• TAG’s Take: It as a positive sign that new funding is being requested in the area of nutrition. We see nutrition as an area that has been somewhat neglected and should have a greater focus by the agency whose duty it is to oversee it. Indications are that, at least to some extent, this will focus on labeling and messaging to consumers.
  • $37M: Smarter Food Safety. With a total budget of $41M, FDA will expand GenomeTrakr network, strengthen preparedness and food inspection efforts, and advance animal food safety coordination. These investments will allow the agency to leverage new tools, approaches, and technologies to build upon the benefits of the FSMA’s prevention-oriented framework.
    • TAG’s Take: Whole genome sequencing has proven to be of significant value in linking foodborne illness across space and time, thereby linking outbreaks to detected pathogens in facilities present or past. So the expansion of the GenomeTrakr network should further enhance that ability and aid in earlier detection to help prevent foodborne illness. This funding also indicates the importance of looking at both human and animal health and pathogens collectively. 
  • $5.2M: Animal Food Safety Lifecycle. The budget, which totals $27M, will be used to increase staff to support pre-market animal food ingredient reviews and invest in animal food risk models to promote advancements in food safety based on risk and identified food safety gaps, with an overarching goal of keeping pace with newly emerging animal food ingredients while addressing foundational gaps in the oversight of the animal food industry.
    • TAG’s Take: With FSMA having significantly expanded what had previously been very limited powers of FDA regulatory oversight for animal foods, continuing effort in this area is likely a good investment – both focused on foundational gaps which are almost to be expected in the first decade of enactment, and in newly emerging ingredients.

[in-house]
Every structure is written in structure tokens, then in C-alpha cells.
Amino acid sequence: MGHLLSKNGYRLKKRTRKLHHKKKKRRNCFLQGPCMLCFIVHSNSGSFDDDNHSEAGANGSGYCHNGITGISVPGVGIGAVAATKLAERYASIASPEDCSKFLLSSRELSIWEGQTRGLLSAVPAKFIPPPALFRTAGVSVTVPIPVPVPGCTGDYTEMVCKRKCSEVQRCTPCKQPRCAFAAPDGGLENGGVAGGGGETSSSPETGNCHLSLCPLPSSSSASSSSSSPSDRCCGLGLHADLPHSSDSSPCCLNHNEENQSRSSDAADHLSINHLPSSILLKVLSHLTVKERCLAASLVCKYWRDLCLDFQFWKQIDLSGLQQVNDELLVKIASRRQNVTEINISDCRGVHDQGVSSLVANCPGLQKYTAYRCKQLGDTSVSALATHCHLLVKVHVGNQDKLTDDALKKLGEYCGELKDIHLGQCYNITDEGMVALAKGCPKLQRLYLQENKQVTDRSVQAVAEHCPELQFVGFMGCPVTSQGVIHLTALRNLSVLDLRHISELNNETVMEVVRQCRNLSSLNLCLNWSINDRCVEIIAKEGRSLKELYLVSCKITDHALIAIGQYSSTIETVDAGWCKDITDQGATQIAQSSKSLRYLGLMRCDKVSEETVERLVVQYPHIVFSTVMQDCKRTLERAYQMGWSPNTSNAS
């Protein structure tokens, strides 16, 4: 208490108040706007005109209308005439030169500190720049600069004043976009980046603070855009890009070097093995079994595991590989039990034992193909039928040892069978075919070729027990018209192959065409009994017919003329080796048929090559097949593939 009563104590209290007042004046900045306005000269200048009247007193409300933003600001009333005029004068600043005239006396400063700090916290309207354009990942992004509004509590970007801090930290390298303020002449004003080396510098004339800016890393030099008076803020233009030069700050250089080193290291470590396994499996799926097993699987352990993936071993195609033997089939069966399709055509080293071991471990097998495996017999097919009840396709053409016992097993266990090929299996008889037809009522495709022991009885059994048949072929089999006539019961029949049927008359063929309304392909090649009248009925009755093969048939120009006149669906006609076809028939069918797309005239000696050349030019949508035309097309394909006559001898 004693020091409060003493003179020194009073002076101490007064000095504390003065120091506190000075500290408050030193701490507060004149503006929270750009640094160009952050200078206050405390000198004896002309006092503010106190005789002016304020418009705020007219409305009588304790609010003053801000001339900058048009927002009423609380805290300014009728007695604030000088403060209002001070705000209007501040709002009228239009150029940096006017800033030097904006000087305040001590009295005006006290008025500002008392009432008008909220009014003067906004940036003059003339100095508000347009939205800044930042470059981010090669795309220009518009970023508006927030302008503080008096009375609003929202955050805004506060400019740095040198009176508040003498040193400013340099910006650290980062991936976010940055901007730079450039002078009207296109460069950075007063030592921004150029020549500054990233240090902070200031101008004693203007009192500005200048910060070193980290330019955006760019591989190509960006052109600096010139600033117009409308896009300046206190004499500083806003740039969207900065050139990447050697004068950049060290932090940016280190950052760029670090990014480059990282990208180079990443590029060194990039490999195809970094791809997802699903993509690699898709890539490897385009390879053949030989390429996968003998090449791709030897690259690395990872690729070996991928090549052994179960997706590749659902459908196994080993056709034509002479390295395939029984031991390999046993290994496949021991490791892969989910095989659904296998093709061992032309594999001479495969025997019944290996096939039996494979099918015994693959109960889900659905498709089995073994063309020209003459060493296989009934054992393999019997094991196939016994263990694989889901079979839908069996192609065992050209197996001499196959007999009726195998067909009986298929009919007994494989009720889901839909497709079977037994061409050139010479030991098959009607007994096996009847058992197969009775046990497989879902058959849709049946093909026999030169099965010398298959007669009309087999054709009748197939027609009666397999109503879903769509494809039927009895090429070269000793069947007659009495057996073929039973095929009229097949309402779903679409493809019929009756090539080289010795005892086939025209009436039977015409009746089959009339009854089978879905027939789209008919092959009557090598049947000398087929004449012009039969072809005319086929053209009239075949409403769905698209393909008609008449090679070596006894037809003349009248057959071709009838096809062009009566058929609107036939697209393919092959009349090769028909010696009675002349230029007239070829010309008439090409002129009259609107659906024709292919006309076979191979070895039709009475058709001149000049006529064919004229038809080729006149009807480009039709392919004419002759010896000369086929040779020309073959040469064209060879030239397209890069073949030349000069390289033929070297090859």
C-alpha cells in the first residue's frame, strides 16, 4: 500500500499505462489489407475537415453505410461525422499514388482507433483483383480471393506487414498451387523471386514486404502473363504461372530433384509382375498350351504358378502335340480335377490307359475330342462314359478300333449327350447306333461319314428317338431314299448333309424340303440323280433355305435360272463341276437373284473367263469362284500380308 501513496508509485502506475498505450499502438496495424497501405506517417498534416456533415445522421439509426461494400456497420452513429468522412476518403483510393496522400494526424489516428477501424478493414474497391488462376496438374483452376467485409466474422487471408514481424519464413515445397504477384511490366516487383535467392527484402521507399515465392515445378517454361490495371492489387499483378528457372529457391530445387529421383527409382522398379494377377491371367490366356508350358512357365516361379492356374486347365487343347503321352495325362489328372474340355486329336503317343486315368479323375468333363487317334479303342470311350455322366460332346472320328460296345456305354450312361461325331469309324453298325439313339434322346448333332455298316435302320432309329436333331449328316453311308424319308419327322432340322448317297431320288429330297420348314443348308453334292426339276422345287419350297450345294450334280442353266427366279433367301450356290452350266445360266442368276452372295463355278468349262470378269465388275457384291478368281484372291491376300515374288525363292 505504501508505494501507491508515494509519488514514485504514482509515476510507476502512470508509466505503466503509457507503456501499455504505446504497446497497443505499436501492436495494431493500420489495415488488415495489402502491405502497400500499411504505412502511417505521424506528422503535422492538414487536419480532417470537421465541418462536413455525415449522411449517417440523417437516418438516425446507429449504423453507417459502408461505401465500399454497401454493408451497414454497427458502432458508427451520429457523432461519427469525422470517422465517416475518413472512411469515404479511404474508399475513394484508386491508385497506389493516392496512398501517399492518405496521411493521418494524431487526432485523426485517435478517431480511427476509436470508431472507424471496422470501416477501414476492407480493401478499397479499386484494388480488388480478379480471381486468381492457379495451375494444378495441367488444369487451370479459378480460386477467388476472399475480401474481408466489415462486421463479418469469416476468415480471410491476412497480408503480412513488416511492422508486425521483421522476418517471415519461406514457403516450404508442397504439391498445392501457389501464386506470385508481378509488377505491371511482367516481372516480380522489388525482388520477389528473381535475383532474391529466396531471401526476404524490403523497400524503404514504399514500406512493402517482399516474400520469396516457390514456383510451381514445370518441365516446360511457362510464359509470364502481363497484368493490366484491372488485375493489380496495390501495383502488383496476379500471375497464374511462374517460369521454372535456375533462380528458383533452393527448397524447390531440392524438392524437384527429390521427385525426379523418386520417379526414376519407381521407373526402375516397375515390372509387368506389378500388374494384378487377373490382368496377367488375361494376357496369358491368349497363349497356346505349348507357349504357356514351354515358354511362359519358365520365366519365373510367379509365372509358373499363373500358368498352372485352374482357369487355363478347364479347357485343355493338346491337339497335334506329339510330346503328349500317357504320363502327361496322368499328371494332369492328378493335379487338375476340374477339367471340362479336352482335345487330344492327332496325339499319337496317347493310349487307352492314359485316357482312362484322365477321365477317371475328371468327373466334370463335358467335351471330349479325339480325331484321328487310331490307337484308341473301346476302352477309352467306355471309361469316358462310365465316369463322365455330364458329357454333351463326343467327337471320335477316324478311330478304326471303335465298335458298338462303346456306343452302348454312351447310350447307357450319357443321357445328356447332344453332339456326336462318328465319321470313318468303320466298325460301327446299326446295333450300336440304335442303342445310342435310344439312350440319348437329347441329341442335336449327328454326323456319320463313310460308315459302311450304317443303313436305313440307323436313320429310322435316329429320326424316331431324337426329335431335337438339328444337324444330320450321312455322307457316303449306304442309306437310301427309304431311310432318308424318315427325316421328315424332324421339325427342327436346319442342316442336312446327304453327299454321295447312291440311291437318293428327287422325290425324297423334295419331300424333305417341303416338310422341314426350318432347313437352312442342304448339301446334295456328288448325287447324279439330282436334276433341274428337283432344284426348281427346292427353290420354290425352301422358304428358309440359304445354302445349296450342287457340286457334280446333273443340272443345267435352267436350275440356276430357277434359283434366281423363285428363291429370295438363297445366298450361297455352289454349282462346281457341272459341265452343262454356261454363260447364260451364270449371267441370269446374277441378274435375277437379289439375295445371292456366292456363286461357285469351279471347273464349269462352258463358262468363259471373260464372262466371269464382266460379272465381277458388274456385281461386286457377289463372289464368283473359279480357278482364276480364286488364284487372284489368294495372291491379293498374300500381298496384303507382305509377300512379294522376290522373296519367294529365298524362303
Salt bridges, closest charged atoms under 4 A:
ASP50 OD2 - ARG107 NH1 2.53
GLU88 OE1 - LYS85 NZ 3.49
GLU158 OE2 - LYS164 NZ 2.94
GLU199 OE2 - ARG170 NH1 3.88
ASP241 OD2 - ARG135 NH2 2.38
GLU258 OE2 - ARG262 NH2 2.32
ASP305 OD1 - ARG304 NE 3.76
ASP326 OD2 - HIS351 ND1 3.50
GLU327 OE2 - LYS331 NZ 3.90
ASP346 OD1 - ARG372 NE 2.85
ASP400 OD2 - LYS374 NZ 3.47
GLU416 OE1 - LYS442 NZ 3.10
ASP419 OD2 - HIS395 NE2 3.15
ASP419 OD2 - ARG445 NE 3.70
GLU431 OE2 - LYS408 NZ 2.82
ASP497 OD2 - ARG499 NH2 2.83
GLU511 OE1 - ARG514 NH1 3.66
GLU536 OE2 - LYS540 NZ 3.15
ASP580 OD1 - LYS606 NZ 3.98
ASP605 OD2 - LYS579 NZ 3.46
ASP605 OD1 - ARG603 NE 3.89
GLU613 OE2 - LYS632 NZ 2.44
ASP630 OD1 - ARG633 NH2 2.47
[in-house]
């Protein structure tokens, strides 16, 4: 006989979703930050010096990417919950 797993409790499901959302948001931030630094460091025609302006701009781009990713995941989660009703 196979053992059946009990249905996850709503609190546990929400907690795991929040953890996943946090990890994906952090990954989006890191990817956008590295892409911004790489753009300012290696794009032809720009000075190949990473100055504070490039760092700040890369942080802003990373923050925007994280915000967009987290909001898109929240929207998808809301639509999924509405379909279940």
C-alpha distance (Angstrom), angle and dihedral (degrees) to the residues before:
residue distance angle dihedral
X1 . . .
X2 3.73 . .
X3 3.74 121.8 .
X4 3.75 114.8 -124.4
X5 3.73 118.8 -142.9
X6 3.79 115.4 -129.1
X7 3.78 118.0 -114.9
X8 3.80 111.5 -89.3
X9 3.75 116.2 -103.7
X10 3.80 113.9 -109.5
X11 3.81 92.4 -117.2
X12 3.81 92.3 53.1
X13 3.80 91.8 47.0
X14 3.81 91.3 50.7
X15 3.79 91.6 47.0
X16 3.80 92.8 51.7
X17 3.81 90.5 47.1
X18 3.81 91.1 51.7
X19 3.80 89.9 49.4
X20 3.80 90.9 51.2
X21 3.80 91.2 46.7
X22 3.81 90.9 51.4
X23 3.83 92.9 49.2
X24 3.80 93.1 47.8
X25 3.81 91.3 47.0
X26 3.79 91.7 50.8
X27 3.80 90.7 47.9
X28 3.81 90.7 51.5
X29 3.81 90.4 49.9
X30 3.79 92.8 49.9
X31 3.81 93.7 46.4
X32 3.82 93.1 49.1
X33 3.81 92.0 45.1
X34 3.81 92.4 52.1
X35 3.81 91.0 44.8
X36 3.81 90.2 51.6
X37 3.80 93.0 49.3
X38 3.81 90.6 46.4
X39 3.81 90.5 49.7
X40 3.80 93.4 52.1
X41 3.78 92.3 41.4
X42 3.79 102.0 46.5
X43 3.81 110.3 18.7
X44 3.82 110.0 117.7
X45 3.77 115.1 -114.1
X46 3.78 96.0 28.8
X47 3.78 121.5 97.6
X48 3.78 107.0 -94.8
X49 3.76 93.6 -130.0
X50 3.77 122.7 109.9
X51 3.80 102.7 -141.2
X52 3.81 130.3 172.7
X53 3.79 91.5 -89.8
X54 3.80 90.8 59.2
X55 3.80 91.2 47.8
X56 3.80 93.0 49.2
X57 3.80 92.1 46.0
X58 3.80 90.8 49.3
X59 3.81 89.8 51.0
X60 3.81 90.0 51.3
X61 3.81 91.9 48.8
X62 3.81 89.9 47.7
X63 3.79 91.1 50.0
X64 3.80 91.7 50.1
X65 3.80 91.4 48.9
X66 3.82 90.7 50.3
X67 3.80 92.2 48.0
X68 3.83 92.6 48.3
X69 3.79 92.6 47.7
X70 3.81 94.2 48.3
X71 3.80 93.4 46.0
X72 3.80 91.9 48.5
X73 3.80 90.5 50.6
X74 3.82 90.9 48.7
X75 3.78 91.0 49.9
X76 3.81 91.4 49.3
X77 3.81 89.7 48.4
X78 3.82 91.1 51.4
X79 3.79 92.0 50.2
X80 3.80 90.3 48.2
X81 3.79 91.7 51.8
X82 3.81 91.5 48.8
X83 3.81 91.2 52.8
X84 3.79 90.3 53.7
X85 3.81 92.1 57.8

• $5M: Food Supply Chain Continuity. This new funding will focus on food supply chain continuity efforts, including resources for the 21 Forward tool, which helped track supply chain shortages during the COVID-19 pandemic and inform ongoing work to track and anticipate supply disruptions across the infant formula supply chain. Funding will support additional staff, strengthen the agency’s capabilities to assess the health of supply chains, and inform efforts to respond to shortages of critical foods.
    • TAG’s Take: COVID-19 carried with it numerous challenges for the food industry, but the lessons learned and initiatives developed to deal with those challenges will benefit the industry well into our future – if we continue to learn from, focus on, and build out capabilities not only to better deal with a future pandemic but to inform the daily, ongoing challenges of the industry.

With FDA dealing with numerous challenges of its own – not the least of which are its structural issues, any new funding and focused efforts toward the enhancement of food safety and nutrition are a positive step. If the agency is able to focus its resources on all the areas intended by its funding requests (along with those planned by its priority guidance list published last month), we should be able to see some significant forward movement this year. We can only wait and see how it all pans out. But in the meantime, keep in mind that the FDA is under pressure from many angles and we are seeing this translate into more pressure on the food industry. Thus the mantra of being inspection-ready and on top of regulatory requirements is more important than ever.